zBuffer
for(each polygon P in the polygon list)
do{
for(each pixel(x,y) that intersects P)
do{
Calculate zdepth of P at (x,y)
If (zdepth < zbuffer[x,y])
then{
zbuffer[x,y]=zdepth;
COLOR(x,y)=Intensity of P at(x,y);
}
#Ifprogrammingfor alpha compositing:
Else if (COLOR(x,y).opacity < 100%)
then{
COLOR(x,y)=Superimpose COLOR(x,y) in front of Intensity of P at(x,y);
}
#Endifprogrammingfor
}
}
display COLOR array.
Efficiency  Scanline
As we move across a scan line, the depth changes satisfy aΔx+bΔy+cΔz=0
Along scan line
Δy = 0
Δz =  Δx
c
a
In screen space Δx = 1
42
ScanLine Algorithm
Combine shading and hsr through scan line algorithm
scan line i: no need for depth
information, can only be in no
or one polygon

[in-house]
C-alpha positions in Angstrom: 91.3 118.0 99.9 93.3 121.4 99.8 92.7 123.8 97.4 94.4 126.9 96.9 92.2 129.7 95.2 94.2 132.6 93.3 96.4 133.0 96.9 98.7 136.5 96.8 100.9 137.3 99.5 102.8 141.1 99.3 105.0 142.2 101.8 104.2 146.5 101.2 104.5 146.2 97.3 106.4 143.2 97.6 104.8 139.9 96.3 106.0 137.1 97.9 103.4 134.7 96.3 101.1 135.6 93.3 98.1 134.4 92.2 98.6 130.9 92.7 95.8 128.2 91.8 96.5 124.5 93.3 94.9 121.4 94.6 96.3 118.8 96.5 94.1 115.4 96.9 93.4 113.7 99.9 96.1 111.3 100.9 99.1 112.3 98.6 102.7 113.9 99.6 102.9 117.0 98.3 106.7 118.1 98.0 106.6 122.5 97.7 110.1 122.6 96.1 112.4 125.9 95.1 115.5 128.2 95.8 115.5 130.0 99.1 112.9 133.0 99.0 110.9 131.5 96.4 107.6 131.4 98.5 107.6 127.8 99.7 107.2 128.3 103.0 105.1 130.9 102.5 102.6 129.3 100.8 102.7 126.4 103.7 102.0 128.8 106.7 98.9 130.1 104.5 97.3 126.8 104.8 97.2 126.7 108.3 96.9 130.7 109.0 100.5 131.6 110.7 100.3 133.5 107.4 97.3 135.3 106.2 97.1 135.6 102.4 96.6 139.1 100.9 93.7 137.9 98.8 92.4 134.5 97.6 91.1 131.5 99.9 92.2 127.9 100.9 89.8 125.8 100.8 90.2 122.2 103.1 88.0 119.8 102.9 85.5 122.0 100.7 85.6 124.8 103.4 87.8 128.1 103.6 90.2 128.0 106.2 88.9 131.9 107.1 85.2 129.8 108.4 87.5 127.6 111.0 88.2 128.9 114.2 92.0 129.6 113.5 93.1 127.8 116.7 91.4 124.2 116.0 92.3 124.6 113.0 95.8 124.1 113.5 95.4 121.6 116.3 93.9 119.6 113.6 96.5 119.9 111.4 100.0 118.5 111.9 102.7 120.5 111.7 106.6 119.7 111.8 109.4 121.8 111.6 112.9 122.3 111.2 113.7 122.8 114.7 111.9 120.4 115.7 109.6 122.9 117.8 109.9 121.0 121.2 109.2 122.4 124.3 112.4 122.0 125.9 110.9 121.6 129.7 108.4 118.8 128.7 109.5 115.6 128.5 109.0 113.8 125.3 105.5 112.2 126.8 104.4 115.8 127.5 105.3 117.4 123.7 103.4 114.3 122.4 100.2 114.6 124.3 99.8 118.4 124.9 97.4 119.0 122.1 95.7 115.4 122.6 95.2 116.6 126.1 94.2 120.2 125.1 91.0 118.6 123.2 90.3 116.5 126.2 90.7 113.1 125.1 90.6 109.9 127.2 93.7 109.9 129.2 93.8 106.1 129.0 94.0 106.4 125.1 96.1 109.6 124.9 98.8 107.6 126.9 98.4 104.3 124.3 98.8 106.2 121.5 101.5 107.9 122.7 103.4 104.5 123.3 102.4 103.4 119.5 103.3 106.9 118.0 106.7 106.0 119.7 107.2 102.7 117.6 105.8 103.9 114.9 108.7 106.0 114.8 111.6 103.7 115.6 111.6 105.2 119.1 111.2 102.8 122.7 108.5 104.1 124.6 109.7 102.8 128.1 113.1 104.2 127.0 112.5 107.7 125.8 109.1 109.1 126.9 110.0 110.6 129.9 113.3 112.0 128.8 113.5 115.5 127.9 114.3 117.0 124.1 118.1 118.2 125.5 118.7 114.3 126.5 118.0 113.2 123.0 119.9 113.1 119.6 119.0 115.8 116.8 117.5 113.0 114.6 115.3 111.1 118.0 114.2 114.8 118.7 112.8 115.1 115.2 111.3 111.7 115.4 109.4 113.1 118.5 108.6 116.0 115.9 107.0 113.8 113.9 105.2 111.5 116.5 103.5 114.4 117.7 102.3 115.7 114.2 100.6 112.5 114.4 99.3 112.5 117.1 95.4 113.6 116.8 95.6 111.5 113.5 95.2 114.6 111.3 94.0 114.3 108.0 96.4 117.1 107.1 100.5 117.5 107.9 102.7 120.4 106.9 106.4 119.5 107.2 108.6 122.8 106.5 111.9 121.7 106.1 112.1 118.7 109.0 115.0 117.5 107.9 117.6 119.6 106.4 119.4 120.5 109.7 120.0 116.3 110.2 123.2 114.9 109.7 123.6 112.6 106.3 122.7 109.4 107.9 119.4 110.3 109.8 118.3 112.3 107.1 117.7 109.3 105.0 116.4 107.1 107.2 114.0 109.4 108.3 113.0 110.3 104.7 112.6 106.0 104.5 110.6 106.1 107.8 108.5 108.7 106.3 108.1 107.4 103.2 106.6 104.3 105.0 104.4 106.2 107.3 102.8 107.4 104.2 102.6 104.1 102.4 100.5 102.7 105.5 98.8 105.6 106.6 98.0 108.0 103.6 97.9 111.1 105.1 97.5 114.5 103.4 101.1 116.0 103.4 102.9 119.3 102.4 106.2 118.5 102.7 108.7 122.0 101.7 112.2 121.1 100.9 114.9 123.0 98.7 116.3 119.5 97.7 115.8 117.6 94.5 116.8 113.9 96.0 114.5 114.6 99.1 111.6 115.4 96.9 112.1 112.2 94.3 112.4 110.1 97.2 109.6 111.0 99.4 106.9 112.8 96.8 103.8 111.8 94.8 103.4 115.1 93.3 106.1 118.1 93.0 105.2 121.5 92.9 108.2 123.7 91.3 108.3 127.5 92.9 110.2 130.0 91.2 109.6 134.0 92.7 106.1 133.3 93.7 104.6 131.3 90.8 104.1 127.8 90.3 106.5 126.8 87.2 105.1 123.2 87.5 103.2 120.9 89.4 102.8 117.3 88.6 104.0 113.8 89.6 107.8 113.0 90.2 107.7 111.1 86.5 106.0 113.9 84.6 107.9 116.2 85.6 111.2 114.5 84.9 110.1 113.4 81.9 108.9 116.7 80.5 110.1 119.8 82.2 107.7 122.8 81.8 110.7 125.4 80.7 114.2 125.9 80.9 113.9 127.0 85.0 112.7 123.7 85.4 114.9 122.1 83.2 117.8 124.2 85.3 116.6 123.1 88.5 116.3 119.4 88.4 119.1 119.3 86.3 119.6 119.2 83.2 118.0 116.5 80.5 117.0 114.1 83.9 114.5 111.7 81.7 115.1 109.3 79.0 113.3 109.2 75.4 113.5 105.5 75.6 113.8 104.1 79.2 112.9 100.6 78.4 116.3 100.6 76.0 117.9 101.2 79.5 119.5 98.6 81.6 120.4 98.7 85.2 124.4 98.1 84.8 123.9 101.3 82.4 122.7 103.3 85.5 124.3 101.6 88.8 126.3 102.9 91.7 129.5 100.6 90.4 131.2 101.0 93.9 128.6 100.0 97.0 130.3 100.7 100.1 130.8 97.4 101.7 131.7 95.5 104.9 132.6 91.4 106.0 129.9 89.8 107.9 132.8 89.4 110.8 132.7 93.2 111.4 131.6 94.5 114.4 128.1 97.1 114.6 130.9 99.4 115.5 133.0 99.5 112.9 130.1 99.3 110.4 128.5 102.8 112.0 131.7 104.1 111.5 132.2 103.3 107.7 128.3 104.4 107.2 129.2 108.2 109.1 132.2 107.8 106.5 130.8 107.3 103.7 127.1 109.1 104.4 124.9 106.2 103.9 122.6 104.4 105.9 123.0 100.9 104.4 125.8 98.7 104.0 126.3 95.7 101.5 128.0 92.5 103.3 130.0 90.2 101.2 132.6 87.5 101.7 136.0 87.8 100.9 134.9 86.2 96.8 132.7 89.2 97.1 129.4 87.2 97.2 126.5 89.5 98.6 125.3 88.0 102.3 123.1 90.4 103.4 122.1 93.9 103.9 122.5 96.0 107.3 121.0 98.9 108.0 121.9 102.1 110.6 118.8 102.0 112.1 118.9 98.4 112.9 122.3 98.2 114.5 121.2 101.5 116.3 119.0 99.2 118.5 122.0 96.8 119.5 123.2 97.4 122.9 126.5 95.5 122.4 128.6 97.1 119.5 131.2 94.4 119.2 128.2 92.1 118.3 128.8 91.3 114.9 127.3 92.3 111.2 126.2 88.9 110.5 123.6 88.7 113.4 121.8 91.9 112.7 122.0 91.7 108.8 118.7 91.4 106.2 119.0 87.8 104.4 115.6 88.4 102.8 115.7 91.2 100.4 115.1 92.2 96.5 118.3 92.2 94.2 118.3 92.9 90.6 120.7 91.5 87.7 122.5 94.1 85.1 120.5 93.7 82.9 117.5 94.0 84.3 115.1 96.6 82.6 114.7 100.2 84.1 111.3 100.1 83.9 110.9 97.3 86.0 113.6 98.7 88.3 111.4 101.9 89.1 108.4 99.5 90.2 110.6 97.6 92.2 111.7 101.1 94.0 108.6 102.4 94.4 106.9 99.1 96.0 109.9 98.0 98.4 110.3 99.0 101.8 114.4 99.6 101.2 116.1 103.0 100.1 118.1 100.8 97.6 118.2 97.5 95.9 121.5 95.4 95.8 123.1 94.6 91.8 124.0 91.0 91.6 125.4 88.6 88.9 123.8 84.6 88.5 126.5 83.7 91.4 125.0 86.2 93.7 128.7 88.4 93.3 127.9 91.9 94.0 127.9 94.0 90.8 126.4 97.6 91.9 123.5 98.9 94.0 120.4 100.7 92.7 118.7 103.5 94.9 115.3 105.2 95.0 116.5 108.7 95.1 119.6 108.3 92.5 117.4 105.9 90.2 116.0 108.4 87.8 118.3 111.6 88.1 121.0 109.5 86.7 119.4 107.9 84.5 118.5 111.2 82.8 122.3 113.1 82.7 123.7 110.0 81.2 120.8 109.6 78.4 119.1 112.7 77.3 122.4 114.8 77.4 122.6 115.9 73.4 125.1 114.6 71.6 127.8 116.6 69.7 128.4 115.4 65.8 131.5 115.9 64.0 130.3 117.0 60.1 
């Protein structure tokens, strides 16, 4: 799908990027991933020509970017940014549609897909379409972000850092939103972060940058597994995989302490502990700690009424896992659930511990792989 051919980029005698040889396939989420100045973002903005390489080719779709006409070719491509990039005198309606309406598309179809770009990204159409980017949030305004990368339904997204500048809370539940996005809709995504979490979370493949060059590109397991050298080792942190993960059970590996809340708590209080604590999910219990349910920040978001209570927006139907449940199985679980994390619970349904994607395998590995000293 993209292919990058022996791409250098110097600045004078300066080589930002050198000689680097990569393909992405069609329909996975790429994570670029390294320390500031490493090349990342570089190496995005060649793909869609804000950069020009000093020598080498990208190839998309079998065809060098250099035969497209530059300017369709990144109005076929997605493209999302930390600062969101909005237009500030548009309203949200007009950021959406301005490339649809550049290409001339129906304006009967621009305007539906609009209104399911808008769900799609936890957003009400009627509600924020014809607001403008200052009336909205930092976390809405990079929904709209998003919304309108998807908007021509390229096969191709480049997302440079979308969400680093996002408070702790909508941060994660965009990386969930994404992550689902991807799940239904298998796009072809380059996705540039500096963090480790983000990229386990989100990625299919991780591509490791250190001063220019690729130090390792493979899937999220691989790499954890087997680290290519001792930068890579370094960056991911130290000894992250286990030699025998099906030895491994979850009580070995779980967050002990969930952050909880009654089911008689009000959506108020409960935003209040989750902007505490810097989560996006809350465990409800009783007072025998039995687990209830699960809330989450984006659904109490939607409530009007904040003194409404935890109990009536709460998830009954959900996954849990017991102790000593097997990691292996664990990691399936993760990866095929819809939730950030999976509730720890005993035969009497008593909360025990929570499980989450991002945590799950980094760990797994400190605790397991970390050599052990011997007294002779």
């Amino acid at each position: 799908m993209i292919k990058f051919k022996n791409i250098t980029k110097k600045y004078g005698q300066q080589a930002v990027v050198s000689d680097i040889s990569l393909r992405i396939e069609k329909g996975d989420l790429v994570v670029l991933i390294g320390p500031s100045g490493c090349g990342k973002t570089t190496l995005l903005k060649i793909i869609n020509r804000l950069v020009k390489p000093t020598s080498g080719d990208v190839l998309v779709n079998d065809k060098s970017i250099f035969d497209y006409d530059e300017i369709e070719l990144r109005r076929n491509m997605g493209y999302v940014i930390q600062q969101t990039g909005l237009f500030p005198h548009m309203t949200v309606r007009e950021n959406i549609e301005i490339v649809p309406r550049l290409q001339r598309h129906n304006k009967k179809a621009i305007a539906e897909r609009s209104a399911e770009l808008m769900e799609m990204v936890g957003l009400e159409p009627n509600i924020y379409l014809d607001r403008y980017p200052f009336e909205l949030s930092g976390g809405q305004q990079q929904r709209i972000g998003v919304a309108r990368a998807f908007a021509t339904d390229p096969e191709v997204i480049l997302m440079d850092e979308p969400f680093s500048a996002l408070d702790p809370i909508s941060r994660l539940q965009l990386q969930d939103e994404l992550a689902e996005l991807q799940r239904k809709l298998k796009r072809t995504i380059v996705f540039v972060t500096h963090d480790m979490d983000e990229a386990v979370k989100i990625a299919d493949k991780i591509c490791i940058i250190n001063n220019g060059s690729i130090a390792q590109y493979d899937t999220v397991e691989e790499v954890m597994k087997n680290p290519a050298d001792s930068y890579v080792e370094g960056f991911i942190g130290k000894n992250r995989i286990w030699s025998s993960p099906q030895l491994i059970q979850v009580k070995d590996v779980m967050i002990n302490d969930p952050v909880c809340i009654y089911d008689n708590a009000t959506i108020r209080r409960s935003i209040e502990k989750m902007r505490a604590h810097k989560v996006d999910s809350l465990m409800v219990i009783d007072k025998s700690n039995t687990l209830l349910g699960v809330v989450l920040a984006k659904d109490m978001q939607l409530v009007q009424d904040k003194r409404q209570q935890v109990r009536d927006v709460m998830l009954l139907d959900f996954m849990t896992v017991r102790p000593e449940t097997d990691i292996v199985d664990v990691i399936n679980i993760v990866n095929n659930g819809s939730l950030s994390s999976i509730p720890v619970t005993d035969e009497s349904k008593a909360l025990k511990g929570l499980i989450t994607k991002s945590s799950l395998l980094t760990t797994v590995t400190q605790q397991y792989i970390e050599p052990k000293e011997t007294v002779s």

scan line j: need depth
information only when in
more than one polygon
43
Implementation
Need a data structure to store
– Flag for each polygon (inside/outside)
– Incremental structure for scan lines that stores
which edges are encountered
– Parameters for planes
44
Rasterization
• Rasterization (scan conversion)
– Determine which pixels that are inside primitive specified by a set of vertices
– Produces a set of fragments
– Fragments have a location (pixel location) and other
attributes such color and texture coordinates that are determined by interpolating values at vertices
• Pixel colors determined later using color, texture, and other vertex properties
Diversion
Rendering Spheres
Spheres  Application
SphereDefinition
SphereLighting
VBOs & VAOs
Material Properties
The Usual
Finally
But …
Vertex Shader – Object Space
Fragment Shader
Yet Another Way
Vertex Lighting Shaders I
59
// vertex shader
in vec4 vPosition;
in vec3 vNormal;
out vec4 color; //vertex shade
// light and material properties
uniform vec4 AmbientProduct, DiffuseProduct, SpecularProduct;
uniform mat4 ModelView;
uniform mat4 Projection;
uniform vec4 LightPosition;
uniform float Shininess;
Vertex Lighting Shaders II
60
void main()